THURSDAY, May 26, 2016 (HealthDay News) -- The 2008 global economic crisis has been linked to a sharp rise in deaths from cancer, a new study reports.
Unemployment and cuts in public health-care spending were associated with more than 260,000 additional cancer deaths by 2010. Most of those deaths -- 160,000 -- were in the European Union, the researchers said.
The study included 70 countries and a total of more than 2 billion people, according to the report published online May 25 in The Lancet.
"Cancer is a leading cause of death worldwide, so understanding how economic changes affect cancer survival is crucial," lead author Dr. Mahiben Maruthappu, of Imperial College London, said in a journal news release.
"We found that increased unemployment was associated with increased cancer mortality, but that universal health coverage protected against these effects. This was especially the case for treatable cancers including breast, prostate and colorectal cancer," he explained.
Although the study couldn't prove cause-and-effect, the researchers noted that public health-care spending was strongly linked to cancer deaths. This suggests that health-care cuts could cost lives, Maruthappu said.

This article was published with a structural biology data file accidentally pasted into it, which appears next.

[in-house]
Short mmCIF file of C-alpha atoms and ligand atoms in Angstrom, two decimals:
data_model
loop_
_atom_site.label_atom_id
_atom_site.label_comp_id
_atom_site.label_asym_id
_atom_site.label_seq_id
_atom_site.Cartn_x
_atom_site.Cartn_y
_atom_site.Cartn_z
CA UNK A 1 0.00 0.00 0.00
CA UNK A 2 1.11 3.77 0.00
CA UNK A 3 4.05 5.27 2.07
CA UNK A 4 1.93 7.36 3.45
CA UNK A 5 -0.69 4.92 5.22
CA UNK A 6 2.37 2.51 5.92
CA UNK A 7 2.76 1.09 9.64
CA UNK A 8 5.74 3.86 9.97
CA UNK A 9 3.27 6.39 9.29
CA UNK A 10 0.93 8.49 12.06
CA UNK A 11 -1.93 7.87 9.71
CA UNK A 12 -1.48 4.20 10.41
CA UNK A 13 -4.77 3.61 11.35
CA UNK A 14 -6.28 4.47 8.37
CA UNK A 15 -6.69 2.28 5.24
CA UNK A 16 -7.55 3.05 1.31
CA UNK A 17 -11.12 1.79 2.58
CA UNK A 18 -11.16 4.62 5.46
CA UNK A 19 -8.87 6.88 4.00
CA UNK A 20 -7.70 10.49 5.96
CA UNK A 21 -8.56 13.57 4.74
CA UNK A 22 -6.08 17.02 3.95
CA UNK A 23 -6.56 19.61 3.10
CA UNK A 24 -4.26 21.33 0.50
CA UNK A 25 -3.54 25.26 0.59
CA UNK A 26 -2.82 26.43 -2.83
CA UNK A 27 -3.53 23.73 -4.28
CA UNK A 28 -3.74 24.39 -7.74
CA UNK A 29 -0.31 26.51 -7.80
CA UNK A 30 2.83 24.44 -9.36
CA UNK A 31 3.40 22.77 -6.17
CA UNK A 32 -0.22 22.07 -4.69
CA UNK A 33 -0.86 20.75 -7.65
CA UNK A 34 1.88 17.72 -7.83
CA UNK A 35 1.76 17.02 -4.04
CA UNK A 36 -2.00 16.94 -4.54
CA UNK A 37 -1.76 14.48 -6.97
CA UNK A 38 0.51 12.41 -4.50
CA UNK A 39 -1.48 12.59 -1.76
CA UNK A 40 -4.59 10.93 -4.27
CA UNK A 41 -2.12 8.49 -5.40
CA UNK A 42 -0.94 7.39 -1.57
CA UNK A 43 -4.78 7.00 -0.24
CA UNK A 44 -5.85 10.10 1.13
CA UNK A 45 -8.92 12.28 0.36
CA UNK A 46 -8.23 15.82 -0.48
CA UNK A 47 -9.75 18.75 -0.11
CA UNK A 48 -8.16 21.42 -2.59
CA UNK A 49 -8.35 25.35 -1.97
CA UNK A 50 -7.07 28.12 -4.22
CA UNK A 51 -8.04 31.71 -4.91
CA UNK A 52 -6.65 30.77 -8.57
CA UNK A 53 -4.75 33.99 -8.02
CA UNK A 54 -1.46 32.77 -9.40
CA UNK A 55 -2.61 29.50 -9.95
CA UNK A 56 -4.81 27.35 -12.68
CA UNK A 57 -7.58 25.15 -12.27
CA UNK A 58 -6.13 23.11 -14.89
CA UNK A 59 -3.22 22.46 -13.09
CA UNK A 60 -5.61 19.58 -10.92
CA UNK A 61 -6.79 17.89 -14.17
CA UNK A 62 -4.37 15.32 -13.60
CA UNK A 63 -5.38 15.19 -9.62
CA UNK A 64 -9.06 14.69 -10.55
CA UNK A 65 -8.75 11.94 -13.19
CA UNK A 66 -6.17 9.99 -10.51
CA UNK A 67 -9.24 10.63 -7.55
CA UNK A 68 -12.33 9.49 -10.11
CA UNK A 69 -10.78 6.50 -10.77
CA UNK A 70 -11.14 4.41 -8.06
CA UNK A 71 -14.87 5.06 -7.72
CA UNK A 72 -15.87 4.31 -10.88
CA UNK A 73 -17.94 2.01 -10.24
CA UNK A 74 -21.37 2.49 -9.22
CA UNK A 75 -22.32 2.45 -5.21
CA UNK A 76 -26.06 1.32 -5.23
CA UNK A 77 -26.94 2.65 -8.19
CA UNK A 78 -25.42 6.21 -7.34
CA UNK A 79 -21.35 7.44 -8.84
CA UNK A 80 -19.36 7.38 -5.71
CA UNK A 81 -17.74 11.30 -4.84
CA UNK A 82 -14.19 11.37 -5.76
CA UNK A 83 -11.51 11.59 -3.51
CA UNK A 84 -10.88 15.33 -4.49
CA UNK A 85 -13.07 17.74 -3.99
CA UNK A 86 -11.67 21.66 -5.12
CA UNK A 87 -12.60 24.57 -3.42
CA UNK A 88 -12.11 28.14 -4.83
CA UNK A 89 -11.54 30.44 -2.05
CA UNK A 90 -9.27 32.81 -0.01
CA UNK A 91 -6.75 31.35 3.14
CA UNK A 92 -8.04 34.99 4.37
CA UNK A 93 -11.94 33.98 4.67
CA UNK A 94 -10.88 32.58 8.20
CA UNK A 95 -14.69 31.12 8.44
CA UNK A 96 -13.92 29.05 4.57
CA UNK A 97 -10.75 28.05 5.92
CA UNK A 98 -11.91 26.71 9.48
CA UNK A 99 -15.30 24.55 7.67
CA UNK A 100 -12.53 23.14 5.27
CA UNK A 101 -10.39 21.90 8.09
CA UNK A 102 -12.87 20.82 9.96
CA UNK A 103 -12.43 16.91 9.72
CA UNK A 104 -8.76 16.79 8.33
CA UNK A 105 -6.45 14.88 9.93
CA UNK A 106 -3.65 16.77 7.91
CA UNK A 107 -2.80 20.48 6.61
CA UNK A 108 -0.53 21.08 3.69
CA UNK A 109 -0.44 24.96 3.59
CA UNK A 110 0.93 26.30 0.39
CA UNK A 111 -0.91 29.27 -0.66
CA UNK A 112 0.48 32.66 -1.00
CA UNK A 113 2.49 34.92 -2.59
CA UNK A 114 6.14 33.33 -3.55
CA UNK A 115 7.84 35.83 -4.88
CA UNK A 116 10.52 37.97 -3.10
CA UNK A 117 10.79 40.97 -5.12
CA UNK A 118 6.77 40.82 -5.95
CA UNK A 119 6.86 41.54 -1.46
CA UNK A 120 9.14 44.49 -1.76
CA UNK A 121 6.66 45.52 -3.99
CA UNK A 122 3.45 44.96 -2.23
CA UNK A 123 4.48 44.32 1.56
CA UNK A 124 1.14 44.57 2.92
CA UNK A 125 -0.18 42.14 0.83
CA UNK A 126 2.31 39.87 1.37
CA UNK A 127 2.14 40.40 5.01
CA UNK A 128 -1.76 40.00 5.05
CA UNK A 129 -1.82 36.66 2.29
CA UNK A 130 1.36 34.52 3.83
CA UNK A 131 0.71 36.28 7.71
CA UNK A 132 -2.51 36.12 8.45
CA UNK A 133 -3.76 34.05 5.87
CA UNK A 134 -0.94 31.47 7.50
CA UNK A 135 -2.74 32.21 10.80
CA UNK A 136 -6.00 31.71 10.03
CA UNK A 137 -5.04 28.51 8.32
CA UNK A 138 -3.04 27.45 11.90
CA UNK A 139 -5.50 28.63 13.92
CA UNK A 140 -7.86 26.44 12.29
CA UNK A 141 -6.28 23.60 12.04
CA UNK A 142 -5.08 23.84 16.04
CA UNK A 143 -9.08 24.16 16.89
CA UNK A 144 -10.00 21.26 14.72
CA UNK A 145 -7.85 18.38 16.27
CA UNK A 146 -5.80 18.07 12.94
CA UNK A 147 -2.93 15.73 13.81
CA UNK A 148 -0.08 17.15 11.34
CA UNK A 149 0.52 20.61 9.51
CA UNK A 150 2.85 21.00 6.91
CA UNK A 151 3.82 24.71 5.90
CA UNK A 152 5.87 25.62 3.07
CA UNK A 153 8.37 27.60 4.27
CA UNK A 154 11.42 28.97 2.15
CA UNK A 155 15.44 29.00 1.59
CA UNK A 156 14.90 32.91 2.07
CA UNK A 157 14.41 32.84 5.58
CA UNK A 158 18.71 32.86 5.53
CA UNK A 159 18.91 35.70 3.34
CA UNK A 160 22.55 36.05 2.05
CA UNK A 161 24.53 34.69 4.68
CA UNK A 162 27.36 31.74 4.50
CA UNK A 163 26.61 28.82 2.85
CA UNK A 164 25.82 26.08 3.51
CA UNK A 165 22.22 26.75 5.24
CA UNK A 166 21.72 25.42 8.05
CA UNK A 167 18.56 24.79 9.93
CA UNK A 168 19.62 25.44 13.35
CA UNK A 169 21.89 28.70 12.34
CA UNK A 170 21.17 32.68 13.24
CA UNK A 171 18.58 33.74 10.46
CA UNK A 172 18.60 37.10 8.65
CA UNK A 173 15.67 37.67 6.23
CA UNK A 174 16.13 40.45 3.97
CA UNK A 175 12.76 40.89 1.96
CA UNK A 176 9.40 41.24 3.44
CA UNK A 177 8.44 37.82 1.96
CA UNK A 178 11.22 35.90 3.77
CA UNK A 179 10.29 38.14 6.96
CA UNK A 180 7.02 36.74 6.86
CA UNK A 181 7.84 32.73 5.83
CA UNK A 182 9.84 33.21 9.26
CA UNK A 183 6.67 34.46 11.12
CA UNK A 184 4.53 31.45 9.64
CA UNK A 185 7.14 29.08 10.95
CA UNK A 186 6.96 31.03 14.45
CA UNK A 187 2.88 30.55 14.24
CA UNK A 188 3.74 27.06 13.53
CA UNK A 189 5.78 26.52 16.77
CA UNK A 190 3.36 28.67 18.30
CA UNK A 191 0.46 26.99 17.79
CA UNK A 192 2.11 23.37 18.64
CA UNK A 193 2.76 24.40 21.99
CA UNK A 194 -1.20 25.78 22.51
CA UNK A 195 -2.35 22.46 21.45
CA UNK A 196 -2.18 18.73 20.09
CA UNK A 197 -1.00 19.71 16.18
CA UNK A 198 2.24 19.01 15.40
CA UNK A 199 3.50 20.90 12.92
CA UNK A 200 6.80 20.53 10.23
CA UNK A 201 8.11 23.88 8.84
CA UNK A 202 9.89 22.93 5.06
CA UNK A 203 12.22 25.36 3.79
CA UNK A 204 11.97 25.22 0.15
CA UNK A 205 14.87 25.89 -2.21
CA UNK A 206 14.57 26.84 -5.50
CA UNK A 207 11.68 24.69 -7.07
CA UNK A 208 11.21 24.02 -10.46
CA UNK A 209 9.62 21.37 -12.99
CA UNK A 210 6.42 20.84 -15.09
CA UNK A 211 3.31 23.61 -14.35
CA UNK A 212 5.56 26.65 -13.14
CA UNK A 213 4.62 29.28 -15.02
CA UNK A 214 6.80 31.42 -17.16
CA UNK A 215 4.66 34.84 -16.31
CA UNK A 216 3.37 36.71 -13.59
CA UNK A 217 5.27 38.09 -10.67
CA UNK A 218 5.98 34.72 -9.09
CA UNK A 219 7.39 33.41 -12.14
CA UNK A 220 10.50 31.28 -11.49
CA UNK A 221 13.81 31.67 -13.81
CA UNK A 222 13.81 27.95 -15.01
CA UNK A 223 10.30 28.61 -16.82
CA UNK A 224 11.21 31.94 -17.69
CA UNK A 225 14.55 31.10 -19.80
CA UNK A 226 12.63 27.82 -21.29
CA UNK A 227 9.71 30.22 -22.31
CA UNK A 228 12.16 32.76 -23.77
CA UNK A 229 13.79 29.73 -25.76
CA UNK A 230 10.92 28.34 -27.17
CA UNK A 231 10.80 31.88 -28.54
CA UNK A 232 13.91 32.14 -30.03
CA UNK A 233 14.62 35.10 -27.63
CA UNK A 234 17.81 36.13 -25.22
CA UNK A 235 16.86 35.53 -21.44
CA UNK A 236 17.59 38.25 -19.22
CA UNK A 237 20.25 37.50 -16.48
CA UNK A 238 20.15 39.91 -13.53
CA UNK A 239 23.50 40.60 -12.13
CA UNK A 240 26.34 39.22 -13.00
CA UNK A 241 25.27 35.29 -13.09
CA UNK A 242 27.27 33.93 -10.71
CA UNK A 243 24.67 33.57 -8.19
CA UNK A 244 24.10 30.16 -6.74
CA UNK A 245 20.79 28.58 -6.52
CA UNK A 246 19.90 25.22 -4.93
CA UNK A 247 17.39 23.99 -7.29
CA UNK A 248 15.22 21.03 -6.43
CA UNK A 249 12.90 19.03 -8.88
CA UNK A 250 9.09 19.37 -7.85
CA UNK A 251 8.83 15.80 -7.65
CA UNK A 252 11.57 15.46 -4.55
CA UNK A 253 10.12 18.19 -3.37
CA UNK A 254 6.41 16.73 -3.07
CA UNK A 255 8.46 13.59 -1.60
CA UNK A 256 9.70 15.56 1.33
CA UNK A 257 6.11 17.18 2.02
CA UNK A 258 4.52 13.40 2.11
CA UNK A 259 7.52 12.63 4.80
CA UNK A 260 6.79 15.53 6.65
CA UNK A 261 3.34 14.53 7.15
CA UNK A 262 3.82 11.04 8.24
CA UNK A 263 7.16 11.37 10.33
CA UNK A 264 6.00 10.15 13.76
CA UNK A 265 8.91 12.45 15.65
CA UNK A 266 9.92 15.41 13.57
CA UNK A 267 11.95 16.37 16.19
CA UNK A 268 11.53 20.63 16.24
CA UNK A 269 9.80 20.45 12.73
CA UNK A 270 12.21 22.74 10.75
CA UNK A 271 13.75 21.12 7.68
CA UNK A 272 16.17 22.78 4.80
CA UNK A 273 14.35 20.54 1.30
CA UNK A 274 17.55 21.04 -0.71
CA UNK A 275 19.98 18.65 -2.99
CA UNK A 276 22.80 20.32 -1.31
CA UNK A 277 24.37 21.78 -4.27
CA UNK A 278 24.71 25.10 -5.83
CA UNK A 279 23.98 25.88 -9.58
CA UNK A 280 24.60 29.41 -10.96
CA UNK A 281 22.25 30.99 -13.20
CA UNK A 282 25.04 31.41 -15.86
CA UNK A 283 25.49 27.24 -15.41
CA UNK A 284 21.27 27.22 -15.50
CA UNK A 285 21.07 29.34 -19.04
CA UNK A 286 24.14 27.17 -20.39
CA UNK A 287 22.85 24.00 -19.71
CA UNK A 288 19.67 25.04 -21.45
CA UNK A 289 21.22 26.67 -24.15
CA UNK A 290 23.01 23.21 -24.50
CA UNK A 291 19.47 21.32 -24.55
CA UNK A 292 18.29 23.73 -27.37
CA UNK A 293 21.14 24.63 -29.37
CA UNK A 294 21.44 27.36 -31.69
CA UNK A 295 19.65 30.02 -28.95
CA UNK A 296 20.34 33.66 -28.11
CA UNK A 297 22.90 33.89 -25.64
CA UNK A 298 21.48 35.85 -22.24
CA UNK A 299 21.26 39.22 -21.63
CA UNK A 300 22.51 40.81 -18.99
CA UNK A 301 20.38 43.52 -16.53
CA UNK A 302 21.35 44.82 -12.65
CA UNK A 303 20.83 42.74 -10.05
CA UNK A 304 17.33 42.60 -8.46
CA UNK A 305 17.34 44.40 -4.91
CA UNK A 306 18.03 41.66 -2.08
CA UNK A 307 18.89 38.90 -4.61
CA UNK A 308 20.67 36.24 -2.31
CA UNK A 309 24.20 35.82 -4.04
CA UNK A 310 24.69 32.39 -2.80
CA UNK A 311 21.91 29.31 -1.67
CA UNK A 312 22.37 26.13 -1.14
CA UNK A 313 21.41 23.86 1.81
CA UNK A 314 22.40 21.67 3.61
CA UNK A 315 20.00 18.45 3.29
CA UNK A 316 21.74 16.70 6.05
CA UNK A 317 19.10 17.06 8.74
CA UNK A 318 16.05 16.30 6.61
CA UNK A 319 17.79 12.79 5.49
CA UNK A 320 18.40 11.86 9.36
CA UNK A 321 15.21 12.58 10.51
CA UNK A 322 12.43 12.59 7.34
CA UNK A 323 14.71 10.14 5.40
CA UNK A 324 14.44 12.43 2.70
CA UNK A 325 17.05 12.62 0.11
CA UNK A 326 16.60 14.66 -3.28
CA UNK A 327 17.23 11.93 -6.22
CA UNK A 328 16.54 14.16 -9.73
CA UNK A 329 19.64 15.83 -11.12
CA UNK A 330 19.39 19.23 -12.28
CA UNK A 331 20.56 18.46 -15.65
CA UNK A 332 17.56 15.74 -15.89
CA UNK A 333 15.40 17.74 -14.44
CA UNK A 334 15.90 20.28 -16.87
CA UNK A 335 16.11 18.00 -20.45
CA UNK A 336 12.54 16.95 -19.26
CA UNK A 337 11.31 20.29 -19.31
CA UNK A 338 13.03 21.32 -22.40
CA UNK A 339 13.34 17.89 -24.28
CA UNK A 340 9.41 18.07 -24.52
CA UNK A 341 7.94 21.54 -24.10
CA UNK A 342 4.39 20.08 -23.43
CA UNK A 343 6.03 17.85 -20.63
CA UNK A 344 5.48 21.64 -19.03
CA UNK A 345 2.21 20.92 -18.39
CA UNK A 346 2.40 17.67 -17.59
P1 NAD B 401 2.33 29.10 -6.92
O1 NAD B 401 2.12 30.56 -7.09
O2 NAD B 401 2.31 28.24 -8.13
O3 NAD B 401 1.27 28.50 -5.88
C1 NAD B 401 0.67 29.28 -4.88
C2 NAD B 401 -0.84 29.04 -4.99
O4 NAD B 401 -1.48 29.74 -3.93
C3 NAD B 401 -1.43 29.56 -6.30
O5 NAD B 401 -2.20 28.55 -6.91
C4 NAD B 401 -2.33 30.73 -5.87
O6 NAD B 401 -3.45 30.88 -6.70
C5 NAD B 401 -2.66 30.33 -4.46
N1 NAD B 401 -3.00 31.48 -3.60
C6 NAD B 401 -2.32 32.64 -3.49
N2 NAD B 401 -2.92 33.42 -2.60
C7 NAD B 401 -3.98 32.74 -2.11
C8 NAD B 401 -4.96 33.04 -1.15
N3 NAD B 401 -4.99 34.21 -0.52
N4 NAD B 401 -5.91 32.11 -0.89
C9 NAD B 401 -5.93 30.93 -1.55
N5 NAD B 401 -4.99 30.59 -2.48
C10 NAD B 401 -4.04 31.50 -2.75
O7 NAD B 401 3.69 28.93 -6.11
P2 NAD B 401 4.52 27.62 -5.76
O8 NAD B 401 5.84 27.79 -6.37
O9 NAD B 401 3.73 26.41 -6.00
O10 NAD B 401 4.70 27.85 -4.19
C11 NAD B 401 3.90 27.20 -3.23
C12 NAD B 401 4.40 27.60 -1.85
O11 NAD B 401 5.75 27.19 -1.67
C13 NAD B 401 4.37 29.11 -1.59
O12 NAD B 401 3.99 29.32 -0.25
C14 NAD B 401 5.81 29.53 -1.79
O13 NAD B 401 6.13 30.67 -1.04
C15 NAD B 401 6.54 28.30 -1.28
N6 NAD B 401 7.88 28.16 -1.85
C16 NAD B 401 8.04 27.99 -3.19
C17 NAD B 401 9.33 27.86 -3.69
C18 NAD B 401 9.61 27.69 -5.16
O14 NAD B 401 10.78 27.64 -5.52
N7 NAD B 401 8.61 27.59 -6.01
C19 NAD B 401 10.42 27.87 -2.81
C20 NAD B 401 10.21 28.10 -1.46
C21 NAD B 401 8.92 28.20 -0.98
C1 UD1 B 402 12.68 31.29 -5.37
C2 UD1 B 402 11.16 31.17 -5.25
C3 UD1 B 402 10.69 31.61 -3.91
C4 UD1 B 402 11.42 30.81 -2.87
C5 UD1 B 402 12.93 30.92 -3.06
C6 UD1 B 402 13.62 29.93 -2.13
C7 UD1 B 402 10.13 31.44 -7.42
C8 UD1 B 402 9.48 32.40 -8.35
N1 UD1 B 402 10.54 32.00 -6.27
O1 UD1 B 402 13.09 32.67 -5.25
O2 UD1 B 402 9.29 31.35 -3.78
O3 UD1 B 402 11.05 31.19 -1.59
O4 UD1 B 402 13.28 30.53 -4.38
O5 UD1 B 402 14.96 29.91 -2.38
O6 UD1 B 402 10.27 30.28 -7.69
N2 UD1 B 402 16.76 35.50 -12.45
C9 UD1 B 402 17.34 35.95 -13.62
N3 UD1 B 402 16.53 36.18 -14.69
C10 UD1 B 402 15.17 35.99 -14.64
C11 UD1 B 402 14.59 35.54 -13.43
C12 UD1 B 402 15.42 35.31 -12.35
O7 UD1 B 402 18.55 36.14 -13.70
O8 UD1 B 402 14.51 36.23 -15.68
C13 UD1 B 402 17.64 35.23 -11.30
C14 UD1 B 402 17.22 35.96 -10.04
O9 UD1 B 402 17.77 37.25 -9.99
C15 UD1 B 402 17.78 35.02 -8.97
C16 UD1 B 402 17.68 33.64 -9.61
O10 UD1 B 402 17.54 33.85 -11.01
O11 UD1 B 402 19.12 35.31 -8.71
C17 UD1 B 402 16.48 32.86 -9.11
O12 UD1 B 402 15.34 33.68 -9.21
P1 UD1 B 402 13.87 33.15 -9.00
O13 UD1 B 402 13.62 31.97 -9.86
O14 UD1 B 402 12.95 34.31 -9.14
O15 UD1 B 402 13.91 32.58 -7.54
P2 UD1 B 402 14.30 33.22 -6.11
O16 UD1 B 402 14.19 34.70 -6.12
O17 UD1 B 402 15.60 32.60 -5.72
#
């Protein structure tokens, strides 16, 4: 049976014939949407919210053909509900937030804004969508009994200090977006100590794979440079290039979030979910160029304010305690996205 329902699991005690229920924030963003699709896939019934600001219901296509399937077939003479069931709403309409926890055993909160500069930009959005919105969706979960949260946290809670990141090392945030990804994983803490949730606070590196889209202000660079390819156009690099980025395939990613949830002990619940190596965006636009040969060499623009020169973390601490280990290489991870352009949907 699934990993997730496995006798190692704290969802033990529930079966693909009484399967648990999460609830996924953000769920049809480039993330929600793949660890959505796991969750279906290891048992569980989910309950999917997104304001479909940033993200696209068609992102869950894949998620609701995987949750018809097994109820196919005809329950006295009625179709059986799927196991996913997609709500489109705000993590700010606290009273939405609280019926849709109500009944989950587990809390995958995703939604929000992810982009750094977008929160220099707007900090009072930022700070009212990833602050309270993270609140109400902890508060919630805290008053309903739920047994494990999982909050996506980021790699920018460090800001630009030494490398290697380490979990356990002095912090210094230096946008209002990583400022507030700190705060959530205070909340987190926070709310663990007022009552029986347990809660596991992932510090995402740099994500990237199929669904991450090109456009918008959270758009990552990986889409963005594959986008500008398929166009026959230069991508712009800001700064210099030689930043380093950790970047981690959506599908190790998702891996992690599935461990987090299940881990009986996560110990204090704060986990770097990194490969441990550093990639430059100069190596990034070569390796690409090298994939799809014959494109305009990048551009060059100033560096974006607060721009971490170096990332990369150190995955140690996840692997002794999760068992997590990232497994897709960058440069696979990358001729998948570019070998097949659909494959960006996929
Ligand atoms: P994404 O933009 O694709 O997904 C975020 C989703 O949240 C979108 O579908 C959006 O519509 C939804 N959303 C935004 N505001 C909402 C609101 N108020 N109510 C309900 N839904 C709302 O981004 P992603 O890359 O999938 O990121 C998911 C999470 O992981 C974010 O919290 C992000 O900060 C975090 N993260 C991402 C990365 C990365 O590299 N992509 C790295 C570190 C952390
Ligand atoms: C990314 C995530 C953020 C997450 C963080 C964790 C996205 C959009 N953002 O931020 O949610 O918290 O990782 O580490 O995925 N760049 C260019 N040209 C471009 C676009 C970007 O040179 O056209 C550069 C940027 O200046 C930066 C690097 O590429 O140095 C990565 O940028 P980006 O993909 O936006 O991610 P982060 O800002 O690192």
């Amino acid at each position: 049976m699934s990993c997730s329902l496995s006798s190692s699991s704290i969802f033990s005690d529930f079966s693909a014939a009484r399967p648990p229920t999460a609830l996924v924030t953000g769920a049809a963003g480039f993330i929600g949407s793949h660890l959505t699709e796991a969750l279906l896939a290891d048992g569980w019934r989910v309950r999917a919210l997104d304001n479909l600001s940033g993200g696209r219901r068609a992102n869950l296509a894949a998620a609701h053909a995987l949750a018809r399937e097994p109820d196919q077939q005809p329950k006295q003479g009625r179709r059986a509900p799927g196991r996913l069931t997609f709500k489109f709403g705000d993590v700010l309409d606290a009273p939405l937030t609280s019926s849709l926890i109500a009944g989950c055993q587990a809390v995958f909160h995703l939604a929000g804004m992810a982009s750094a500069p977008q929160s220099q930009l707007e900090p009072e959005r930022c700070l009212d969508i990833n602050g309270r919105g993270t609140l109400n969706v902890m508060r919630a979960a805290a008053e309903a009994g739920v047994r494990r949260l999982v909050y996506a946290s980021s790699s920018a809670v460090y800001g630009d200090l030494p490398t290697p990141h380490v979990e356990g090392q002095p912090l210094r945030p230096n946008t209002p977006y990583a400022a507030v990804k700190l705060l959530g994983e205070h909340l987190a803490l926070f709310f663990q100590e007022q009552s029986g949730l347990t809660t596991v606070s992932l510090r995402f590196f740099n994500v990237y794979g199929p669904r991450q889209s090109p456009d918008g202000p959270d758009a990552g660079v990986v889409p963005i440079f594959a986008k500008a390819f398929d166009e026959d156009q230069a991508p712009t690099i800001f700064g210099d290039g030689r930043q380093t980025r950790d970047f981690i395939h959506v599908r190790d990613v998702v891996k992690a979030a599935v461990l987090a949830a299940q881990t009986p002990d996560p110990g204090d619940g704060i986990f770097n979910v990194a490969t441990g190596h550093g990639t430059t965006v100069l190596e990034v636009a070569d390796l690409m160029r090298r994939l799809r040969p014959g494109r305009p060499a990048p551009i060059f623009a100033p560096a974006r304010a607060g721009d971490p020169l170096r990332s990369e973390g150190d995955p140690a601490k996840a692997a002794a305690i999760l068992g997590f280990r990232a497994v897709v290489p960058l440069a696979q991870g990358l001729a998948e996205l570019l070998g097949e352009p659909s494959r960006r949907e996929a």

If health-care cuts are necessary, they need to be matched by efficiency improvements that keep care at similar levels, he suggested.
Study co-author Rifat Atun, from Harvard University, explained that "in countries without universal health coverage, access to health care can often be provided via an employment package. Without employment, patients may be diagnosed late and face poor or delayed treatment."
In an editorial accompanying the study, Dr. Graham Colditz of Washington University School of Medicine in St. Louis, and Dr. Karen Emmons of Kaiser Foundation Research Institute in Oakland, Calif., wrote that the findings "add to the evidence that the implementation of universal health coverage would further reduce the toll of cancer by making it possible to implement evidence-based treatments and prevention strategies that are already in hand."
Colditz and Emmons added: "Although in many countries universal health-care coverage is seen as an important societal investment, so far this has not been the case in the U.S. The country might find the promise of improving treatments difficult to achieve without first providing coverage to those affected by cancer."
Universal cancer care would provide a great return on investment, the editorial authors said.
The U.S. National Cancer Institute has more on cancer.